Why Pinning Is Winning
Pinning is really simple. Through your browser, you bookmark or pin anything that interests or inspires you. In doing so, you pick a relevant image for the pin and then assign it to one of your pinboards. You can create an infinite number of pinboards around any topic you like. It starts getting really interesting once you find other people to follow (I'm hardly the best pinner on the planet, but you're welcome to follow me if you need to start somewhere; you're better off following Pinterest's tastemakers). Whenever you go to Pinterest, you can see the latest pins from people you follow, and you can like, comment on, or repin any of those pins. Better yet, you don't have to follow everything someone does; you can just pick one of their boards. You can also allow others to collaborate with you on pinboards.
Pinterest is so visual that you really need to see how it's being used. Here are 10 boards from people I follow, all of which collectively hint at what's possible:
1) Movement - dance and fabric (Katy Kelley)
2) Wedding (Heather McConnell)
3) Office furniture (Sara Holoubek)
4) Infographics (Ann Almariei)
5) Inspiration (Travis Pfeiffer)
6) Dresses we love (Nordstrom)
7) Foods that fuel (Ellen Kane)
8) My fantasy home (if only I wasn't renting) (Pamela Parker Caird, contributing to Sophie McNeill's pinboard)
9) I heart Dutch bikes (Annie Michaud)
10 Quote this (Karri Wells)
Here, you see a mix of practical and aspirational, personal and professional, memories and wishes. On Twitter, followers shared even more great suggestions, including boards from Jessica Smith and Kathy Sue Perdue. Nitjyout Saroan shared her own maps pinboard. Justin Thorp showed off the board his wife created for wedding plans.
Normally when I post a request for these kinds of links, I'm lucky to get a couple of good suggestions. When I asked about Pinterest, people started tracking me down via email just to share their favorites. My friend Saif Ajani connected me with his Pinterest-loving friend Roxanna Kassam, who raved about the pinboards by Kathy Hackman Hutchison. Heather Schoegler reached out to share her own projects, such as how she created a pinboard that led to a home project for restoring an antique fan, which she chronicled on her blog. She also noted the frequent Pinterest Challenge posts from the Young House Love bloggers; what happens on Pinterest does not stay on Pinterest.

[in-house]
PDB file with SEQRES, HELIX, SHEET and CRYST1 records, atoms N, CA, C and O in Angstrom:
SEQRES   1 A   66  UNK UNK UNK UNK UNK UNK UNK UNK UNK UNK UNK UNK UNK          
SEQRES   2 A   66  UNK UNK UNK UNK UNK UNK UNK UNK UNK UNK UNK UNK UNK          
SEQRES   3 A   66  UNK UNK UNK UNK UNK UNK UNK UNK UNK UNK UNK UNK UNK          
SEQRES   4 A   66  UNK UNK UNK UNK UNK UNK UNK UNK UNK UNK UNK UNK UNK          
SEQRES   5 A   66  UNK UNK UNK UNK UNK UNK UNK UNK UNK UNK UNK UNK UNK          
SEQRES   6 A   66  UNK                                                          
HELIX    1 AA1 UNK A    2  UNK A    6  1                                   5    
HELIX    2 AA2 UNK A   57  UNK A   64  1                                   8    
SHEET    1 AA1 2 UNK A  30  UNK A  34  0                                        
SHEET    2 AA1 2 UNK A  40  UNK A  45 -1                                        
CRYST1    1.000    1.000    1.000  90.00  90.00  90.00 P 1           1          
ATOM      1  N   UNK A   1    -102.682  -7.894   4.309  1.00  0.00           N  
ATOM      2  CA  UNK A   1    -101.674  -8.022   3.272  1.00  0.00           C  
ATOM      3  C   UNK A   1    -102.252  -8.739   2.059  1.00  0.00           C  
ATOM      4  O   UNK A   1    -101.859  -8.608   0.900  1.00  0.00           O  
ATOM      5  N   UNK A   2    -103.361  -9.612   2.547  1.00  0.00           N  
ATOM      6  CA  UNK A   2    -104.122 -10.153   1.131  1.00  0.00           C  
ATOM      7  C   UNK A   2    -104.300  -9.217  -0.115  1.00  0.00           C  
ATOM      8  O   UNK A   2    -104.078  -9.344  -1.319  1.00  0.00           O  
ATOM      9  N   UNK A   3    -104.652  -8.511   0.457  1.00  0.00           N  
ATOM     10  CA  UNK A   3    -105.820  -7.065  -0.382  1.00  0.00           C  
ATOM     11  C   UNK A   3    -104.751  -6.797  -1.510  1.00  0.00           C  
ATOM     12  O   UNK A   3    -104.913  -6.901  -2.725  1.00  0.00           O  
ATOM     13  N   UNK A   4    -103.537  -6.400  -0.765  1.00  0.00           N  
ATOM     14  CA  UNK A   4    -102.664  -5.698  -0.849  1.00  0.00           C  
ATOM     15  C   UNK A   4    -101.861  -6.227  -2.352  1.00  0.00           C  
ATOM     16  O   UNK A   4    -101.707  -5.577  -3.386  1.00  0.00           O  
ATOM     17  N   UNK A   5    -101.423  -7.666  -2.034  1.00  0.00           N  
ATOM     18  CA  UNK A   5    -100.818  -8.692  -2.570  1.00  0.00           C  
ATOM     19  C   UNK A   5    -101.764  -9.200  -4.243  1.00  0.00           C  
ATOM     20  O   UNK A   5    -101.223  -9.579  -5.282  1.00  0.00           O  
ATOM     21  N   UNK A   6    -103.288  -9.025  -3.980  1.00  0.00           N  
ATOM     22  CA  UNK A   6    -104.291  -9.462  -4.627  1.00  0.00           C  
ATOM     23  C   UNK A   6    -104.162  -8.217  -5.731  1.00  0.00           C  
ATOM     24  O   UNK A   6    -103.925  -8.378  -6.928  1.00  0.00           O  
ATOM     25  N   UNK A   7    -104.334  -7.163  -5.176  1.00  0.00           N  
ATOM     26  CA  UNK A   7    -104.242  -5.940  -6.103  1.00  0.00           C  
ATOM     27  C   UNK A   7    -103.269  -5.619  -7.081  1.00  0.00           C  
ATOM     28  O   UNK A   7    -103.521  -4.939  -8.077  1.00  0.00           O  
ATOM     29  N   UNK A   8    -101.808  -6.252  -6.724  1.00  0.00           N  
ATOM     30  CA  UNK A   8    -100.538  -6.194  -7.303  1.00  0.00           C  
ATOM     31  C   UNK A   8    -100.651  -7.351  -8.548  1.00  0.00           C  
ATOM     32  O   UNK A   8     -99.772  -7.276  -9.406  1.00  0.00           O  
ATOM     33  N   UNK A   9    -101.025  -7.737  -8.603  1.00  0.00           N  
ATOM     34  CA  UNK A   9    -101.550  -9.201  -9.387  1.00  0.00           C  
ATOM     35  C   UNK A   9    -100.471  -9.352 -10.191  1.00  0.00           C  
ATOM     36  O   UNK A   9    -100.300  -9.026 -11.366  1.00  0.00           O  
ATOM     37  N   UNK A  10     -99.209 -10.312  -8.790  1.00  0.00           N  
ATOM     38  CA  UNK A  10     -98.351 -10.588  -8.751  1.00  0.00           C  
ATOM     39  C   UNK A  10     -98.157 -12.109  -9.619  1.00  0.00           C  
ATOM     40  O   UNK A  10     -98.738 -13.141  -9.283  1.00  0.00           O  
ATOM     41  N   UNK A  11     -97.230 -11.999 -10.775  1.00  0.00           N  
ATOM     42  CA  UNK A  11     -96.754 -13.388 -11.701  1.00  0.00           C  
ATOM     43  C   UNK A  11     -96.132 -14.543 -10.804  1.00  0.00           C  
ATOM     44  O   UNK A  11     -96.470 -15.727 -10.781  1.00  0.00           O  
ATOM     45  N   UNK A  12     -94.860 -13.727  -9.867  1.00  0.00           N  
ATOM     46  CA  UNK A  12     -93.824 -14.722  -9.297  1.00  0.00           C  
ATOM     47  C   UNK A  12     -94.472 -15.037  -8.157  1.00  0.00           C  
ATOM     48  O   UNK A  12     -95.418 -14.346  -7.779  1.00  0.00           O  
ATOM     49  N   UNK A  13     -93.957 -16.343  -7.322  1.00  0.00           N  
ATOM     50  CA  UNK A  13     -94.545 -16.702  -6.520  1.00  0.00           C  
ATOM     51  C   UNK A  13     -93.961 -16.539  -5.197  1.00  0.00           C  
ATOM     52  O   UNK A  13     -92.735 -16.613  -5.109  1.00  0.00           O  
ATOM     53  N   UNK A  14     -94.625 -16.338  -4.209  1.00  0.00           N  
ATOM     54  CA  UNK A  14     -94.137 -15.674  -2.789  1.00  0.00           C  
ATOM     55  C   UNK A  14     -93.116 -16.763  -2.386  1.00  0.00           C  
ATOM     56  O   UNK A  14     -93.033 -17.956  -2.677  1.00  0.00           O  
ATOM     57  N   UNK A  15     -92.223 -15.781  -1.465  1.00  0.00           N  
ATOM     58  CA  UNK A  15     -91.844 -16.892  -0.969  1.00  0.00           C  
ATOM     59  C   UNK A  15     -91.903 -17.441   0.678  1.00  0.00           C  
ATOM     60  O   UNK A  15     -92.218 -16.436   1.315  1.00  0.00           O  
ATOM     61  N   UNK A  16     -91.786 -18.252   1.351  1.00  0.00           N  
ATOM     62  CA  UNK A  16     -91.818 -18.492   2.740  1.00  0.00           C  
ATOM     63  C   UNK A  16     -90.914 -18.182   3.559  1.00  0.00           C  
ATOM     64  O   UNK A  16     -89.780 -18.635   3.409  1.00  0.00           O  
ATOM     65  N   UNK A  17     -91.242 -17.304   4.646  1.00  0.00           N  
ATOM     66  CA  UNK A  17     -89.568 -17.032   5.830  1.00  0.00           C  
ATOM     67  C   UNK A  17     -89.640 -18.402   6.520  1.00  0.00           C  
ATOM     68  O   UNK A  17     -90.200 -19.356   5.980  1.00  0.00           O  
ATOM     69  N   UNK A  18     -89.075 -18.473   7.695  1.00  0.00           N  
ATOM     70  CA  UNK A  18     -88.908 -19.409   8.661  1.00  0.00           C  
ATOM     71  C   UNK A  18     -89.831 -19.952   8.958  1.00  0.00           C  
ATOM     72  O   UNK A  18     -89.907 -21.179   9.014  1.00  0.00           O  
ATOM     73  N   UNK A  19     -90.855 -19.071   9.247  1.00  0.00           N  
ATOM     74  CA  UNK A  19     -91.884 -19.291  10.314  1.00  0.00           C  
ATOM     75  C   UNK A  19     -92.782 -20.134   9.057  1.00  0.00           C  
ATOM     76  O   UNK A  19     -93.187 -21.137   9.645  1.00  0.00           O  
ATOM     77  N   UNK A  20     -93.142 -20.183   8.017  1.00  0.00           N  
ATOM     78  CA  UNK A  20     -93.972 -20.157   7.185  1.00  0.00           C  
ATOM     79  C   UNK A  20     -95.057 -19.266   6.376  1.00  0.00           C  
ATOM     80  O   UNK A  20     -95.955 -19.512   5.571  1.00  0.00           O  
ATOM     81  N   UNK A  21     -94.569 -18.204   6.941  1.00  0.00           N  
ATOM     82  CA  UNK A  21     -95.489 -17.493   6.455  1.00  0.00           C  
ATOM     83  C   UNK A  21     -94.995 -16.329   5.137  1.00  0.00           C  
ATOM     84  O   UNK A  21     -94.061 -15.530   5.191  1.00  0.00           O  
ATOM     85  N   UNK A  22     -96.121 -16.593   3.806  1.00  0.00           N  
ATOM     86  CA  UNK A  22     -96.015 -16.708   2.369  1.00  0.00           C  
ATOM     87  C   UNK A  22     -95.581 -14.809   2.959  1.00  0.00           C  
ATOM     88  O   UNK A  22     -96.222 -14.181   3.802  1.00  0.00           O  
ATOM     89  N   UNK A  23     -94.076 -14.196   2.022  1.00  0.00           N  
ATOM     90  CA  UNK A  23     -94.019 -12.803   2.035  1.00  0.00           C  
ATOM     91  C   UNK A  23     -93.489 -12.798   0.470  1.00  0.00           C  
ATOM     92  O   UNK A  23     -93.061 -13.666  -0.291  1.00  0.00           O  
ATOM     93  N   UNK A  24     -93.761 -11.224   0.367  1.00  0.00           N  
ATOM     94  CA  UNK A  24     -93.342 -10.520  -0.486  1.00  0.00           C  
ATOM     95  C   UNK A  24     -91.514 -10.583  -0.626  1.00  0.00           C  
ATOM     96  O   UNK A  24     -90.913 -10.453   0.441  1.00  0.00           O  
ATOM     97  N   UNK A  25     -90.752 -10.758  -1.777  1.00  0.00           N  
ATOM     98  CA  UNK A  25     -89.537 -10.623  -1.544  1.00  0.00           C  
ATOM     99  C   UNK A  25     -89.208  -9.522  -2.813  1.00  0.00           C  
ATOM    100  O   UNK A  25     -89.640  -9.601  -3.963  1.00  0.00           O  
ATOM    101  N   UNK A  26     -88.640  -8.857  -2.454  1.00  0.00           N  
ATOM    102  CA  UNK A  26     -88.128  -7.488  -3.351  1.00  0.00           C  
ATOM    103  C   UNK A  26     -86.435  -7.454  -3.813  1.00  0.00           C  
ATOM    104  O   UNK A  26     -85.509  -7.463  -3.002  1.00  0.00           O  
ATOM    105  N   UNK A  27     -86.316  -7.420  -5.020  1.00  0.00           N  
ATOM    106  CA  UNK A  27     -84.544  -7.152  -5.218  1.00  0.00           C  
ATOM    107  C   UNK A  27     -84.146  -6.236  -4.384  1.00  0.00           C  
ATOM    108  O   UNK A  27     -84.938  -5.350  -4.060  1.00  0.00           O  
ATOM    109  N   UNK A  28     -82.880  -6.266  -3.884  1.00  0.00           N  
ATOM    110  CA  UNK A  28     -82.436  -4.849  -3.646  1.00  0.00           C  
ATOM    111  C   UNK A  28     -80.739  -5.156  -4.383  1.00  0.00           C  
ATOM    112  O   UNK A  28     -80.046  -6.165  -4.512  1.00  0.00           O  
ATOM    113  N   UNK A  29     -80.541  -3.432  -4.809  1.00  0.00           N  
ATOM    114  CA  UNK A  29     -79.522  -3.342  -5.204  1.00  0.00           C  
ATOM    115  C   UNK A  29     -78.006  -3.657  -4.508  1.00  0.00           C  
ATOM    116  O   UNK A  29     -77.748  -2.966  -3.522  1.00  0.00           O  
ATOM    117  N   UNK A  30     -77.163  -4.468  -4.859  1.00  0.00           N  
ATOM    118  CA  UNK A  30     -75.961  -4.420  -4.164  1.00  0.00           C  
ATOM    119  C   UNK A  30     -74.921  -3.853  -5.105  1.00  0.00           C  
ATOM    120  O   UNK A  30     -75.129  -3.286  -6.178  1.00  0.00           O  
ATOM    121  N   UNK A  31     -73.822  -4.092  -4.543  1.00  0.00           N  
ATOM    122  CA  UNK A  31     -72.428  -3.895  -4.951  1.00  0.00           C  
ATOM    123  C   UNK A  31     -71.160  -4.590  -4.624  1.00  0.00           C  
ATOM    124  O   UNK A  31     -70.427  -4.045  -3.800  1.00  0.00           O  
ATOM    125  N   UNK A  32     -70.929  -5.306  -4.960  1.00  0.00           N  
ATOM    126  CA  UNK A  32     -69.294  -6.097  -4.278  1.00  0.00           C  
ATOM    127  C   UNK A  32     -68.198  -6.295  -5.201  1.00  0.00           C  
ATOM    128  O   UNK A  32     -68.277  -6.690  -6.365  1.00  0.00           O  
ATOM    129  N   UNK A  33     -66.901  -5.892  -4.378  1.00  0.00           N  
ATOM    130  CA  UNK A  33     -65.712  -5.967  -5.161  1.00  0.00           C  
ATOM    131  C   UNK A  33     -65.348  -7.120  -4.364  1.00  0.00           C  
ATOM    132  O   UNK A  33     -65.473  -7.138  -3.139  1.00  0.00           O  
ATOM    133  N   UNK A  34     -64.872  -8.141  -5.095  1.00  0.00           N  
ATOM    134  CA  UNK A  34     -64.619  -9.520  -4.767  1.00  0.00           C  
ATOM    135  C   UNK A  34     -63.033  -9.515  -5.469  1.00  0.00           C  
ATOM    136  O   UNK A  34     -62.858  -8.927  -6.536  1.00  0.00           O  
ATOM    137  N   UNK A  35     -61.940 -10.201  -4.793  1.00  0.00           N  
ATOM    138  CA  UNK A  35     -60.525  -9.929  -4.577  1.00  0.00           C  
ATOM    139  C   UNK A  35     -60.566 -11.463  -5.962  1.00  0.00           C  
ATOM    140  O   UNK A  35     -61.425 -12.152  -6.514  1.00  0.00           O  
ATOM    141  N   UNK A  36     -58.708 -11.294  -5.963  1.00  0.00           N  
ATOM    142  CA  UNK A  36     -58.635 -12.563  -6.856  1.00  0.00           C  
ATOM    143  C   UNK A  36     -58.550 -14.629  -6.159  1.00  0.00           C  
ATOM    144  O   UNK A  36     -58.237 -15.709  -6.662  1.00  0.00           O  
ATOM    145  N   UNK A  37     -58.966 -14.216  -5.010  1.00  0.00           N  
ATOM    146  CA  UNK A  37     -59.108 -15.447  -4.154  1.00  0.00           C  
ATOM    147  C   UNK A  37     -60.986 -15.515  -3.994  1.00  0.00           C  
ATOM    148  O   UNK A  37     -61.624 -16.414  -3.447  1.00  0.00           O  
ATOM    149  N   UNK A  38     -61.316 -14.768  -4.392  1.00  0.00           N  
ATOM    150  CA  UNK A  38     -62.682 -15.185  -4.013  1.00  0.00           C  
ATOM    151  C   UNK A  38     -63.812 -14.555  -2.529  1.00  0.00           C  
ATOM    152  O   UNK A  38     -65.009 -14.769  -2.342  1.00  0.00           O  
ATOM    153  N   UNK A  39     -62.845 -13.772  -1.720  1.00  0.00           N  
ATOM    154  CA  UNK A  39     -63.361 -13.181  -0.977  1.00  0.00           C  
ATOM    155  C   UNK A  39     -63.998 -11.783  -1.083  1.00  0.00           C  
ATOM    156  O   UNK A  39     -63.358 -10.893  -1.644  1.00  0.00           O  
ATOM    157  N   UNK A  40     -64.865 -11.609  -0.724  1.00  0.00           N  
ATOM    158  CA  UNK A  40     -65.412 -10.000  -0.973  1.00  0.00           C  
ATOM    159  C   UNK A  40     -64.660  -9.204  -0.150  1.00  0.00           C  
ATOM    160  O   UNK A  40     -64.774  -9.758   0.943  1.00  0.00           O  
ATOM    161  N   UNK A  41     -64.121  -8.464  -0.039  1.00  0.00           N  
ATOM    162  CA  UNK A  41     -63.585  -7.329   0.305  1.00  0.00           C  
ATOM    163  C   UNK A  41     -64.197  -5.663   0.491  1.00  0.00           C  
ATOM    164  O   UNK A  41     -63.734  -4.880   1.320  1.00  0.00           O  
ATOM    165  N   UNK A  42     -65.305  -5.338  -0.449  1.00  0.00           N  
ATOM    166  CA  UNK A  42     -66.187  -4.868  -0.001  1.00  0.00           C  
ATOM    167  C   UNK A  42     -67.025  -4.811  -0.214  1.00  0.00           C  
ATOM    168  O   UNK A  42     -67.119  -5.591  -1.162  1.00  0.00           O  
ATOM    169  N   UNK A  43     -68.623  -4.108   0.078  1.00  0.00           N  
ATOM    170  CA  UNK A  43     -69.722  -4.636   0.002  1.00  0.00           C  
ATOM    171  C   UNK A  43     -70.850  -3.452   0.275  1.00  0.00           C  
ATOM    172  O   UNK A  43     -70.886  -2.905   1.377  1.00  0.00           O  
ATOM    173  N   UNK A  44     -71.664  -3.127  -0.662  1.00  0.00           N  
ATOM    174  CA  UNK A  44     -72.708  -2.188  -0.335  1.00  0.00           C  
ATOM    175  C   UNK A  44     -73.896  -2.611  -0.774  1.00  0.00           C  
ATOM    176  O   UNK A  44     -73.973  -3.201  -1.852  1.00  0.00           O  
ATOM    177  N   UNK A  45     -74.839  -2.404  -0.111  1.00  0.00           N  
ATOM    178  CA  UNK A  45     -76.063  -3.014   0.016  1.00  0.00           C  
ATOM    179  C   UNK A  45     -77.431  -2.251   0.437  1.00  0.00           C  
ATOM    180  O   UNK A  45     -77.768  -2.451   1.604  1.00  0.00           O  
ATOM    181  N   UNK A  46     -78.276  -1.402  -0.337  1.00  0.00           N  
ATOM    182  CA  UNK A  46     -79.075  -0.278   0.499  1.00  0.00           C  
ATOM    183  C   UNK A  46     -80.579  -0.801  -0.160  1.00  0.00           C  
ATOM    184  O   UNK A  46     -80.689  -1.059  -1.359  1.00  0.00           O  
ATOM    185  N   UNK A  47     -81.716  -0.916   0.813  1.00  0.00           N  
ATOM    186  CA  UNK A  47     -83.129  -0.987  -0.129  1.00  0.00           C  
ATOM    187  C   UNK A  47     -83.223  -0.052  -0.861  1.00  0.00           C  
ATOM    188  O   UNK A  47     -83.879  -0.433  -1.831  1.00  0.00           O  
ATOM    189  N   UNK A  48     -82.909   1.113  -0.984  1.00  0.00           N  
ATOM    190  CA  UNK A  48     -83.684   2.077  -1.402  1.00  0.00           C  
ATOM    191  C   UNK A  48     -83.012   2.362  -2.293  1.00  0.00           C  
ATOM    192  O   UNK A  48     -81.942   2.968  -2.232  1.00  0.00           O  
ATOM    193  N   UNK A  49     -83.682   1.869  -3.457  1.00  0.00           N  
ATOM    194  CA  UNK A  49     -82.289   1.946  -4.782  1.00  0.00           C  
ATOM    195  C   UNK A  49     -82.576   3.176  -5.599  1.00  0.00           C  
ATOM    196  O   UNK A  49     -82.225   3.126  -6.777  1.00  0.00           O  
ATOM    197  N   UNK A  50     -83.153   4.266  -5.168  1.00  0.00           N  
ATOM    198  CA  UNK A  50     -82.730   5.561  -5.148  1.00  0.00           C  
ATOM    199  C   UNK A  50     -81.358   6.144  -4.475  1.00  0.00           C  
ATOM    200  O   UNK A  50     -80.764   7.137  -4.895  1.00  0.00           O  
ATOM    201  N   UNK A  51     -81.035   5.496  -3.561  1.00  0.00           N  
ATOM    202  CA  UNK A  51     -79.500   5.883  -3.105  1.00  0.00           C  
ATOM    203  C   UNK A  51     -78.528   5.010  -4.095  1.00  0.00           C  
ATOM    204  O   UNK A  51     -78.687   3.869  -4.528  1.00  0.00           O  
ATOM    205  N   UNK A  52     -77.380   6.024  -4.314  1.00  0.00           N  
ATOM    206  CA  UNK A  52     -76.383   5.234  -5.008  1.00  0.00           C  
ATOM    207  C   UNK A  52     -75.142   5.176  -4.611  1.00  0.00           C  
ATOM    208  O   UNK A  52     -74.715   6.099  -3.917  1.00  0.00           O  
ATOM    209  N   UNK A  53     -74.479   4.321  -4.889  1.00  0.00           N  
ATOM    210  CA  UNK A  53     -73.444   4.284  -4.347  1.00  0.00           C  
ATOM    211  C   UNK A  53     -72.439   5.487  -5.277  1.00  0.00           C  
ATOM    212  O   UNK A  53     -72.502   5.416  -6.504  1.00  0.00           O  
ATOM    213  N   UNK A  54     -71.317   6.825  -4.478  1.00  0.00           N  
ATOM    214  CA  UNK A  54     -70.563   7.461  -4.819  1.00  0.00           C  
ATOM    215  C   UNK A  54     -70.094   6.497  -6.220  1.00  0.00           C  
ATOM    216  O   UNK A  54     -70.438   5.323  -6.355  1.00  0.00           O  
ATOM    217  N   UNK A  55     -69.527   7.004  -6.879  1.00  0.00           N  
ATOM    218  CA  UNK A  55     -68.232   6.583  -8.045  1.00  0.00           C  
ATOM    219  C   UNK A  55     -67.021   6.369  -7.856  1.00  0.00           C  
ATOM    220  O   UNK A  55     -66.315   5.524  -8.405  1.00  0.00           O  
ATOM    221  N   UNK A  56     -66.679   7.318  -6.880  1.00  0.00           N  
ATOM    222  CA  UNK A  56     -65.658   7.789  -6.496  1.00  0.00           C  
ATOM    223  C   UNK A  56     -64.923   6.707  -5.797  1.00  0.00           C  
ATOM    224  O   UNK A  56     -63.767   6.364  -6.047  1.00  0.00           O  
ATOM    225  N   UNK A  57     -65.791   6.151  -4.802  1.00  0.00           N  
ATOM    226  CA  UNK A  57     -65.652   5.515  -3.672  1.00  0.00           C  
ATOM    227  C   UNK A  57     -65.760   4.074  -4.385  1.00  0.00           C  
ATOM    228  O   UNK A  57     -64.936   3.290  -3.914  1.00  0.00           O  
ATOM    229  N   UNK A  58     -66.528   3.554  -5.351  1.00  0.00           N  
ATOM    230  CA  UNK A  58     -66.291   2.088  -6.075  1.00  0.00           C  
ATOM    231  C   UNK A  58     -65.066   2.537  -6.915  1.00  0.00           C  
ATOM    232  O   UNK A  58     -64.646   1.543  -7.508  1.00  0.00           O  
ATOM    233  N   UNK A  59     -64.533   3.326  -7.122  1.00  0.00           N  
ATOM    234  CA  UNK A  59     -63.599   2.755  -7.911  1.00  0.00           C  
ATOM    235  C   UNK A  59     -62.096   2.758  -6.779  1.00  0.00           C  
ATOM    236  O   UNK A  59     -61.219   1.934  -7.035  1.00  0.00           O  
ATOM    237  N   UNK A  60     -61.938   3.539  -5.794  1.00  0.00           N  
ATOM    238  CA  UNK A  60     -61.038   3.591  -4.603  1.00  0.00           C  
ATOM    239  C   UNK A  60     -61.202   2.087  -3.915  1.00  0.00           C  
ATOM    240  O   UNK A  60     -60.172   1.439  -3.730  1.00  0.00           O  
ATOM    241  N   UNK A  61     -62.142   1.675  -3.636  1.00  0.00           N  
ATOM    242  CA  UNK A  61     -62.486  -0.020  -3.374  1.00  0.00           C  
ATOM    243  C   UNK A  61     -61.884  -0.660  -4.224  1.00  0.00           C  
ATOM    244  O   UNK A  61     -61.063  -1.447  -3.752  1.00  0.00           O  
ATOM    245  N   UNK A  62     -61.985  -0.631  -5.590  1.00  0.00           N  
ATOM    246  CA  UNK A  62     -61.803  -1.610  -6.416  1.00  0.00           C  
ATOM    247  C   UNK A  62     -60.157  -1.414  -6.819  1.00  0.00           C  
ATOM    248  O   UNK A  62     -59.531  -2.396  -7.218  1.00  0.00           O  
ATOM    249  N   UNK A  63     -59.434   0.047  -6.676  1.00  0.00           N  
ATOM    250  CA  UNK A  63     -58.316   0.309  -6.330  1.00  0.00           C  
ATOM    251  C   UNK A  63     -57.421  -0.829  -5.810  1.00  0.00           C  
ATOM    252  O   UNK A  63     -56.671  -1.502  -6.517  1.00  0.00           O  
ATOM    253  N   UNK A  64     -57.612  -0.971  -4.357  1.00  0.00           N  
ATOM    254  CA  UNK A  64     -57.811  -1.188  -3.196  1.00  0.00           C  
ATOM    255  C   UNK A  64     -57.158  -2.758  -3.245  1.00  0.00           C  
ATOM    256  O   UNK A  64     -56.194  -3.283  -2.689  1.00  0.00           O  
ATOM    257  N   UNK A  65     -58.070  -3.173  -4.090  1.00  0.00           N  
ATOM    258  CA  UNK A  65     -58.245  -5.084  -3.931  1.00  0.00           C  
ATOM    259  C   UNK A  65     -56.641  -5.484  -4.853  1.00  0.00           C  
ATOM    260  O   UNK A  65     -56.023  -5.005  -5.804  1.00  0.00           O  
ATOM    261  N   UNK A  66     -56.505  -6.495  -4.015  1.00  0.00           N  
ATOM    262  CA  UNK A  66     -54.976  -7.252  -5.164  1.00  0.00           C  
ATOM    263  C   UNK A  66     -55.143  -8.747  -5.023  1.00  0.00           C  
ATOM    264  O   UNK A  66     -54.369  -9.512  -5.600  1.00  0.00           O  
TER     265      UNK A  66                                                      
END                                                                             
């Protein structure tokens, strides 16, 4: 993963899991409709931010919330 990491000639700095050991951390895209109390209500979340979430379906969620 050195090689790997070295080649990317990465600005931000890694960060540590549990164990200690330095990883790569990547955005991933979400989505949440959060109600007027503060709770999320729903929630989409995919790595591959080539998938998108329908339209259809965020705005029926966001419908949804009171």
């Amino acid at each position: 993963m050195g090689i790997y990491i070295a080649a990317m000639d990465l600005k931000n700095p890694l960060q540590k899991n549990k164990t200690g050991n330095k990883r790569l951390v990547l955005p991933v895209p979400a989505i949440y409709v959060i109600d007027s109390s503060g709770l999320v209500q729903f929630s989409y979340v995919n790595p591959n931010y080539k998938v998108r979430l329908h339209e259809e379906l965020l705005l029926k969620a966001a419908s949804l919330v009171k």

Marketers are exploring Pinterest, too. Nordstrom was noted in the roundup above. Kate Spade graphic designer Katie Evans is pinning, as is "Project Runway" judge Nina Garcia (thanks, PR Couture, for some of the tips). Unlike many social services where marketers are practically forced to sit on the sidelines while people have fun, this is an area where brands can authentically have a voice and fuel the enthusiasm of Pinterest's users. Brands can also take Pinterest into new domains, from online ads to TV spots to stores, and Pinterest will undoubtedly even inspire new products.
In some ways, it's not unlike Tumblr, another phenomenon that has been around far longer but has skyrocketed in usage over the past year. It dovetails with other photo crazes like Instagram. The Web moved right from its hypertext phase into the YouTube video era while neglecting the power of still images as a crucial mode of self expression. Pinterest in turn also has a mobile app that allows people to pin images from their surroundings, making the service more personal and powerful.
When I solicited feedback on Pinterest, there were plenty of people who weren't into it. It's not for everyone, and maybe it's not for you. That's fine; to spark that kind of passion you almost need to be polarizing. When you see what people do with Pinterest, though, it's hard not to appreciate what's happening. In just moments of browsing the pinboards of some colleagues and clients, I got a sense of what drives them in ways I never before experienced.
There's an old proverb I once heard that said, in essence, that to understand someone, just see who his friends are. It should be updated. To understand someone, look at his or her pinboards. I can't do it justice with words. See for yourself.